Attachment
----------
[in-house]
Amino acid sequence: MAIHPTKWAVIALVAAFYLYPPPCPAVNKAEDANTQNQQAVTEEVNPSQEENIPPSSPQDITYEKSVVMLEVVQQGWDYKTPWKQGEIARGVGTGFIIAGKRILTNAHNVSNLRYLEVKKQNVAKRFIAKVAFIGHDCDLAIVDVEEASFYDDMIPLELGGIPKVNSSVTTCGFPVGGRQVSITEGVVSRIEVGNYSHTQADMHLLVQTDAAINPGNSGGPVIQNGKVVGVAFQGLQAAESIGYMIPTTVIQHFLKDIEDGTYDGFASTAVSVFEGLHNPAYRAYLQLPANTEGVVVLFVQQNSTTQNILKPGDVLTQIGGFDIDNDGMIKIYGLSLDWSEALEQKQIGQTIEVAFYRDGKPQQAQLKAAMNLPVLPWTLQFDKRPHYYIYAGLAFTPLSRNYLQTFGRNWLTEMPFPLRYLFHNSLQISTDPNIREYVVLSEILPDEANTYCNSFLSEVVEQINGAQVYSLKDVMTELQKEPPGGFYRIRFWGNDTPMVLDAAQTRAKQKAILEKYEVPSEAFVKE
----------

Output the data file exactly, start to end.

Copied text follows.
[in-house]
Amino acid sequence: MAIHPTKWAVIALVAAFYLYPPPCPAVNKAEDANTQNQQAVTEEVNPSQEENIPPSSPQDITYEKSVVMLEVVQQGWDYKTPWKQGEIARGVGTGFIIAGKRILTNAHNVSNLRYLEVKKQNVAKRFIAKVAFIGHDCDLAIVDVEEASFYDDMIPLELGGIPKVNSSVTTCGFPVGGRQVSITEGVVSRIEVGNYSHTQADMHLLVQTDAAINPGNSGGPVIQNGKVVGVAFQGLQAAESIGYMIPTTVIQHFLKDIEDGTYDGFASTAVSVFEGLHNPAYRAYLQLPANTEGVVVLFVQQNSTTQNILKPGDVLTQIGGFDIDNDGMIKIYGLSLDWSEALEQKQIGQTIEVAFYRDGKPQQAQLKAAMNLPVLPWTLQFDKRPHYYIYAGLAFTPLSRNYLQTFGRNWLTEMPFPLRYLFHNSLQISTDPNIREYVVLSEILPDEANTYCNSFLSEVVEQINGAQVYSLKDVMTELQKEPPGGFYRIRFWGNDTPMVLDAAQTRAKQKAILEKYEVPSEAFVKE